This presentation shows each part of the Consultation Navigation Tool, and then describes several Micro-skills:
Consulting Remotely: some ideas Here are some ideas about consulting skills that are particularly relevant when we are consulting remotely, either by telephone or video. Included are some ideas about the non-verbal aspects of voice, using verbal 'receipts' and summaries, and managing silences. There are also some suggestions for ways of practising to enhance skills of showing empathy using words and tone of voice.
Consultation Reflections Form We can use this form to focus our self-observations and reflections immediately after consulting. If we decide to learn a ‘skill of the day’, we can focus on this single consulting skill, practise between patients, and with patients, and become fluent. We can then choose a different consulting skill to focus on.
List of Phrases when Consulting If the learner has difficulty with a particular part of the consultation, ze may wish to consider using one of these phrases. Each person can find a phrase that ze feels comfortable using, perhaps by trying out a few of the phrases on the list with zir Educational Supervisor or clinical teacher, then with patients.
Some Ideas about Active Listening Here are some ideas which enhance active listening while consulting. There is also a list of some common reasons which reduce active listening. GP Educators may wish to discuss these with Registrars and students, perhaps trying some of the ideas during a tutorial, then with patients.
Consulting Behaviours and Personality Types This handout adds some ideas about consulting when the patient and doctor have differing personalities. There are some suggestions about aspects of language and word order, including some ideas about preventing and managing potential conflict during the consultation.
Some Ideas about using pronouns when Consulting This collates some ideas about how pronouns affect aspects of consulting (and other types of communication). There are ideas about using "you" to keep focused on the patient, rather than a third party, and some notes about gender pronouns.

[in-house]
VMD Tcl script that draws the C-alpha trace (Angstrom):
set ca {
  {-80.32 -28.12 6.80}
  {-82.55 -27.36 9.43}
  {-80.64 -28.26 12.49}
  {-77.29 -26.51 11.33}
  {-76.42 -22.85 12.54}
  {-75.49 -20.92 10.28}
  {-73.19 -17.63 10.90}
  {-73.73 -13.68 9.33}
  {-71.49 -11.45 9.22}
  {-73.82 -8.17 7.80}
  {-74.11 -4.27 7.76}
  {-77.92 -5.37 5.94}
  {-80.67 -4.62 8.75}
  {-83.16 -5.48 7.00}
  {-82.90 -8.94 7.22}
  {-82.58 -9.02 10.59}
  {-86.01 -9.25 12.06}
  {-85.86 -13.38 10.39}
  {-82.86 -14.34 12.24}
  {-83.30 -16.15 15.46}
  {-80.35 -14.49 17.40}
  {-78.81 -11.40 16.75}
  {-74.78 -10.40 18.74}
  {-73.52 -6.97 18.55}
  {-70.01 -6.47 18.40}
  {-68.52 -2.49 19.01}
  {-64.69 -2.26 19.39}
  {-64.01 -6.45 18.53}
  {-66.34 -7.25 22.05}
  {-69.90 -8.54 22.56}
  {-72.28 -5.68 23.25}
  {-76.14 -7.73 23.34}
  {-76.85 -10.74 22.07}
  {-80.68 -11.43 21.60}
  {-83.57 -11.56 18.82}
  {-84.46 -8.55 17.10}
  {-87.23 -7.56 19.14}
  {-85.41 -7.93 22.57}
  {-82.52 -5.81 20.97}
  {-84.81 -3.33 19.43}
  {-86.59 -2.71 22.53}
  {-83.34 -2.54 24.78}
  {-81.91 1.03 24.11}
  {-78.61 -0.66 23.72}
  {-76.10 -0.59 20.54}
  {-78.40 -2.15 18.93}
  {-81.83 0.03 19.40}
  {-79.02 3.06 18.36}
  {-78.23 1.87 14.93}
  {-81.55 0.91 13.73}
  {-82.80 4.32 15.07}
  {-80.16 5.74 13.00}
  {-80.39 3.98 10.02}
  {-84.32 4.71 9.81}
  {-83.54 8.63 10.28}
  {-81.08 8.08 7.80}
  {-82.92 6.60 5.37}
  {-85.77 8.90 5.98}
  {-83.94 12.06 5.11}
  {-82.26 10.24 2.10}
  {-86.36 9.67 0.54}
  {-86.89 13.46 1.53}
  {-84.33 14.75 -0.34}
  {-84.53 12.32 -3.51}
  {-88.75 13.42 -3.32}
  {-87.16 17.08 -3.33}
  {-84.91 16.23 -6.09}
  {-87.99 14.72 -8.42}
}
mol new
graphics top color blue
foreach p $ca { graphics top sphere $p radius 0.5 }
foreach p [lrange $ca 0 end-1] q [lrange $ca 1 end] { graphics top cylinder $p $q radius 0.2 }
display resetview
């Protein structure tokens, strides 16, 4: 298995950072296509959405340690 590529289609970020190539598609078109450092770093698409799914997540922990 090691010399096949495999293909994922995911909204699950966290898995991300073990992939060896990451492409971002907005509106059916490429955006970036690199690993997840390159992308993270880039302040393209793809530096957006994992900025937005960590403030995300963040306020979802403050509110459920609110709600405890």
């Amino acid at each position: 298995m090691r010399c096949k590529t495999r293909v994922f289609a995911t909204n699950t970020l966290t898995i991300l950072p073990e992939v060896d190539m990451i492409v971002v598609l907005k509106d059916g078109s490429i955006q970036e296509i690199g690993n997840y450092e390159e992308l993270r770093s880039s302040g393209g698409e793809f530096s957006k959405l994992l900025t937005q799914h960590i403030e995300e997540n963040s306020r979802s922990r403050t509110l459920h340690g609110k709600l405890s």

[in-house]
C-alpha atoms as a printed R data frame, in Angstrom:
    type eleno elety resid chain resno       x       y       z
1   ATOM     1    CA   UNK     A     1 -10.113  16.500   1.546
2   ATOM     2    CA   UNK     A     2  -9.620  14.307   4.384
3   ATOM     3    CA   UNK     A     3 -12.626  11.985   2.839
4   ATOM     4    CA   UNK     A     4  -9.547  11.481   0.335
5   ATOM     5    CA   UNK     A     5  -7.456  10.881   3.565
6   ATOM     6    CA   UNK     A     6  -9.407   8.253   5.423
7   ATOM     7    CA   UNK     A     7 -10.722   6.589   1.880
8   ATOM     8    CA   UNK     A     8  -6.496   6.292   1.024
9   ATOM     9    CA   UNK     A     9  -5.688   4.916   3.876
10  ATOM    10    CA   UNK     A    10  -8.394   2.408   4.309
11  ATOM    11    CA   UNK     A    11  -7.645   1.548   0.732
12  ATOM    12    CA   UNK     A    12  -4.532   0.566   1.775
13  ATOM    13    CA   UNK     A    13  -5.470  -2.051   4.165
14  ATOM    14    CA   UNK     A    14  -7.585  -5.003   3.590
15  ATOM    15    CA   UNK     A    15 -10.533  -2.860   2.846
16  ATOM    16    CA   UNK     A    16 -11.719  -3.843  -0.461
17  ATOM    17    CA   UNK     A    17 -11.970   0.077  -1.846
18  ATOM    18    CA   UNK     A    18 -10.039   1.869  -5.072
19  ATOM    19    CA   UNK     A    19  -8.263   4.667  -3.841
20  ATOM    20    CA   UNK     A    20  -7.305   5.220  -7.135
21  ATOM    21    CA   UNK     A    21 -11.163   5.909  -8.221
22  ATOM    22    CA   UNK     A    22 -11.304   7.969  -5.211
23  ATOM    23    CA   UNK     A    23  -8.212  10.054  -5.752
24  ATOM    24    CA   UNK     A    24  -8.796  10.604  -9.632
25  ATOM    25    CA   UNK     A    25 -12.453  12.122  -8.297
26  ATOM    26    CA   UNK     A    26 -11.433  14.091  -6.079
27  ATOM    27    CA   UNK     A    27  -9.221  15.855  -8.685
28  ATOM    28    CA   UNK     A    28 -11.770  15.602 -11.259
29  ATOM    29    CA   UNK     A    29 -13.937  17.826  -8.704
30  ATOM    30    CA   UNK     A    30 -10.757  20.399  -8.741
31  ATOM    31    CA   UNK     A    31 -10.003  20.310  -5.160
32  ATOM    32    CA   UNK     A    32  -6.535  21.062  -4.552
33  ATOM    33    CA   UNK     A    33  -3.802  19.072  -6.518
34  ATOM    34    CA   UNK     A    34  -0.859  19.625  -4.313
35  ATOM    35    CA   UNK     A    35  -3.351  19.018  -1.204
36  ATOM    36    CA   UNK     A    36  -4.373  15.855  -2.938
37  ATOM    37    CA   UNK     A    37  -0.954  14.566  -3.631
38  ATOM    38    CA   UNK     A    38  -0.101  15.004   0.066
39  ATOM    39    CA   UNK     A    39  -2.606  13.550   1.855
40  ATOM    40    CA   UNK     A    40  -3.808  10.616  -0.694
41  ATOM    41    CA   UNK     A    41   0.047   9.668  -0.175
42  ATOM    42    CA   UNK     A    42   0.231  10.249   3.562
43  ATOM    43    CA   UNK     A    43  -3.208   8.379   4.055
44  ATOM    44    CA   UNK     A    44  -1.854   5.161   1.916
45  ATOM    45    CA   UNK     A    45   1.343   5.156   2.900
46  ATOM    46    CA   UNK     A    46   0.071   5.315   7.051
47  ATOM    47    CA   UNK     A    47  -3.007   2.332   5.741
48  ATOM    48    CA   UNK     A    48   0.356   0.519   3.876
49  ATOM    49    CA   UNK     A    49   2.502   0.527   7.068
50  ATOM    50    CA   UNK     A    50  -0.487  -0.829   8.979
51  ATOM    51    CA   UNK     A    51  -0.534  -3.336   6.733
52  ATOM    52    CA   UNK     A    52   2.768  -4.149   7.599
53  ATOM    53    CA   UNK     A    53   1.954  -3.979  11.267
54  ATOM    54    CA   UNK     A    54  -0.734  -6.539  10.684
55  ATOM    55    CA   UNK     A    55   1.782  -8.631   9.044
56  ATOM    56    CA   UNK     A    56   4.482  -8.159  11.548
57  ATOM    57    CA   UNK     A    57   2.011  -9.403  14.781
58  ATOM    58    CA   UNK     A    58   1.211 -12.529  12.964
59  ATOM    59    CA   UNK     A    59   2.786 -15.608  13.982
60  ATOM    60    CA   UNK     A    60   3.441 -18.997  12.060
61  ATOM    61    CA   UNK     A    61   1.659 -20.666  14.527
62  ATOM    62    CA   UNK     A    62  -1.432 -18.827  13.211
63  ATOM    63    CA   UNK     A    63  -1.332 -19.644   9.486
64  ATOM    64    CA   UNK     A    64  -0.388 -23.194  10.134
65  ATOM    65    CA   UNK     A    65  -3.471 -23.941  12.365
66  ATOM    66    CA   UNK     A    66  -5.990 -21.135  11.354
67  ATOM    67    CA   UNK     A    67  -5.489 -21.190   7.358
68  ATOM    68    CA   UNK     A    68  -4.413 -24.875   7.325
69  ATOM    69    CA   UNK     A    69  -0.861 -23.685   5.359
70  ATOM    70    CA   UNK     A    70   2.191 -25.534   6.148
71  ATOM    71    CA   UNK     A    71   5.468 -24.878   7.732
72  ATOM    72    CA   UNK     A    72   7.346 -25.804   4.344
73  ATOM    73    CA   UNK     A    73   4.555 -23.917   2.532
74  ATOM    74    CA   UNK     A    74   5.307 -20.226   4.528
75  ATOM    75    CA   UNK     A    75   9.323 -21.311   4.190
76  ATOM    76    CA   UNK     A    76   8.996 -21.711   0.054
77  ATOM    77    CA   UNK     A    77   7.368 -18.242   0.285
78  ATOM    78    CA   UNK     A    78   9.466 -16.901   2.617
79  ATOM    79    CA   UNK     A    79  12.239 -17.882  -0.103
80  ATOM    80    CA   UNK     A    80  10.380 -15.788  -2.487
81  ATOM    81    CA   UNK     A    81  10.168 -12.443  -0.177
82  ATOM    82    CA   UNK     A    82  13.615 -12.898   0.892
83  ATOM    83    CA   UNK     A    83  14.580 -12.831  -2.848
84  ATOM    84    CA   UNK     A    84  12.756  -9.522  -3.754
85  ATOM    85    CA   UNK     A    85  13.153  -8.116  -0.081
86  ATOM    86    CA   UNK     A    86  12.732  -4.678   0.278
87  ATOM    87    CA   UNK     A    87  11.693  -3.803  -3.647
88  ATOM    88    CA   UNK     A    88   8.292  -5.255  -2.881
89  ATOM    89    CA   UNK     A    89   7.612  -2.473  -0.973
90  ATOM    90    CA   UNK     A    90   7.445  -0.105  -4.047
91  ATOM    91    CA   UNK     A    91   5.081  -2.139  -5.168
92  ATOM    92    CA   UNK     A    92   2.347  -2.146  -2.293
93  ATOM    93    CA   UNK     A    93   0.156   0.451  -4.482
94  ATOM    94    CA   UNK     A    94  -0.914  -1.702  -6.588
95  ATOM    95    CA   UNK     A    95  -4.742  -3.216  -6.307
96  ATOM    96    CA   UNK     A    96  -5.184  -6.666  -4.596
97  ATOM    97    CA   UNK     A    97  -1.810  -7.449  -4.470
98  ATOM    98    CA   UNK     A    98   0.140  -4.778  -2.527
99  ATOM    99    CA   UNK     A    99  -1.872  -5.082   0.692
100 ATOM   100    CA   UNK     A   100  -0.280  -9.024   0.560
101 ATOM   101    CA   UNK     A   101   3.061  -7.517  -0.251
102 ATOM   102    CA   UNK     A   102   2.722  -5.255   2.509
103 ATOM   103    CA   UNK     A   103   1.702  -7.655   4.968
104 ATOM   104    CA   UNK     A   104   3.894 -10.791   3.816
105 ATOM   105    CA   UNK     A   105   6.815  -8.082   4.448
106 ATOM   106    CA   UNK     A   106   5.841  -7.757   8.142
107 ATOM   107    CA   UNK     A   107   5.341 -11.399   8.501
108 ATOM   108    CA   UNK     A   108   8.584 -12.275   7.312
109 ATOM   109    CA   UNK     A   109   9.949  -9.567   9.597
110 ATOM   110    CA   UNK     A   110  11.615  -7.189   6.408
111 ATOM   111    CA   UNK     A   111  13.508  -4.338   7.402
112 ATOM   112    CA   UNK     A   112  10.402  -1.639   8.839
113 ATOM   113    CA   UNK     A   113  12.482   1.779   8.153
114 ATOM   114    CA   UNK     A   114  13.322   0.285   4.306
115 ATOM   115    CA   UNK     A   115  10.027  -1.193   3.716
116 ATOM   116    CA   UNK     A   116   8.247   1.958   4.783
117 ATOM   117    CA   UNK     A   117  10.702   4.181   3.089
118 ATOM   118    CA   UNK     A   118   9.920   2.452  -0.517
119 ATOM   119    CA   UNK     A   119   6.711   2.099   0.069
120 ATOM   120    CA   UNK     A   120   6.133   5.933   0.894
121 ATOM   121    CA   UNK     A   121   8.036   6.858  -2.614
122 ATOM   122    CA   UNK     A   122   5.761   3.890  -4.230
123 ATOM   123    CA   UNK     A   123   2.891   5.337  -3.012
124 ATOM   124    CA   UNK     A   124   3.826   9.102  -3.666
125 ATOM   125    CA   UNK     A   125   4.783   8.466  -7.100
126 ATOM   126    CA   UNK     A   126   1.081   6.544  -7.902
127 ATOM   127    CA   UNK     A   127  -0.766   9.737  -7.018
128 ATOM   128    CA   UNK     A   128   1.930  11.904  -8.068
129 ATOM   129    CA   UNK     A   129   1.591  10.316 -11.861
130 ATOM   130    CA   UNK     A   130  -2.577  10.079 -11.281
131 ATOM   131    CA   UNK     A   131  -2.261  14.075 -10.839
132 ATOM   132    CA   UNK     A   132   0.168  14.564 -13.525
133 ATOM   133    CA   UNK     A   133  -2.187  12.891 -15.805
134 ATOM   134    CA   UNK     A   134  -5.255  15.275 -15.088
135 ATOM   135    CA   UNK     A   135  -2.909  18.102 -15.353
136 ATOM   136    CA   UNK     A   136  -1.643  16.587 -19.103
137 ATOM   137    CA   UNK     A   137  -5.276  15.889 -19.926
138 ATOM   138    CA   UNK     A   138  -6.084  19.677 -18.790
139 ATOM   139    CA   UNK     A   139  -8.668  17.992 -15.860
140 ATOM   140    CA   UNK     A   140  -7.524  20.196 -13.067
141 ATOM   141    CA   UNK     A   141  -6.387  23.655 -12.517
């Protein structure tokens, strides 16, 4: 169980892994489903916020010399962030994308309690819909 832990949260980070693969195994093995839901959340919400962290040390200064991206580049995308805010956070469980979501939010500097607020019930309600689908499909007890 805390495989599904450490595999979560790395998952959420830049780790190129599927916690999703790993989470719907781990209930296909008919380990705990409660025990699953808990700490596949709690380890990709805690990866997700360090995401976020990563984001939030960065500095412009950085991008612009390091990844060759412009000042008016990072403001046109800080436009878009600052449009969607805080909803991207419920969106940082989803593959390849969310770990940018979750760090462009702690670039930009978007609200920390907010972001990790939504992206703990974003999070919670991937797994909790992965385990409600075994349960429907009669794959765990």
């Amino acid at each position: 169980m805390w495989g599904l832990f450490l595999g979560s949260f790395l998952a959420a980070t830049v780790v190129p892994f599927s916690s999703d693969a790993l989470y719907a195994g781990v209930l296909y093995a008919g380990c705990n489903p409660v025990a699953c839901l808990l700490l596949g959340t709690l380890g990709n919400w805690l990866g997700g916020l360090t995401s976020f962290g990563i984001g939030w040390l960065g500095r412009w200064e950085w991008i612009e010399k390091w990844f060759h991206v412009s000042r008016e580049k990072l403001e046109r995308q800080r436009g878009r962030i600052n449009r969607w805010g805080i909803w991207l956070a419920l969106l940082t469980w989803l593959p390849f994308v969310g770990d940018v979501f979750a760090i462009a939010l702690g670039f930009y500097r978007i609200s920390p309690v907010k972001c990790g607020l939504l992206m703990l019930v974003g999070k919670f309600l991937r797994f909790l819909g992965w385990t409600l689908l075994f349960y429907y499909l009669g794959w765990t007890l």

Some Ideas about Teaching Consulting Skills This collates some ideas about teaching consulting skills. It includes ideas about language, and some ideas for Educators who are helping colleagues develop their consulting skills.
The Consulting Cycle is a graphical representation of the cyclical nature of consulting, showing how the patient processes what occurred during the consultation, decides what to do in zir own context, and starts from a different viewpoint during the next consultation. The doctor, too, has learned something about the patient, about zirself and about consulting, and so has the opportunity to consult differently next time.
The table mirrors the graphical representation, and has more details, whilst the diagram more clearly shows the cyclical process.
Prezi presentation of The Consulting Cycle demonstrating the Consulting Cycle step by step:
Here is a Prezi presentation which maps various Consultation Models onto a grid which describes each model according to its degree of doctor/patient-centeredness, and according to whether it describes mainly tasks or behaviours. An example model from each quadrant is described in more detail. (Based on an original idea on the website of The Essential Handbook for GP Training and Education).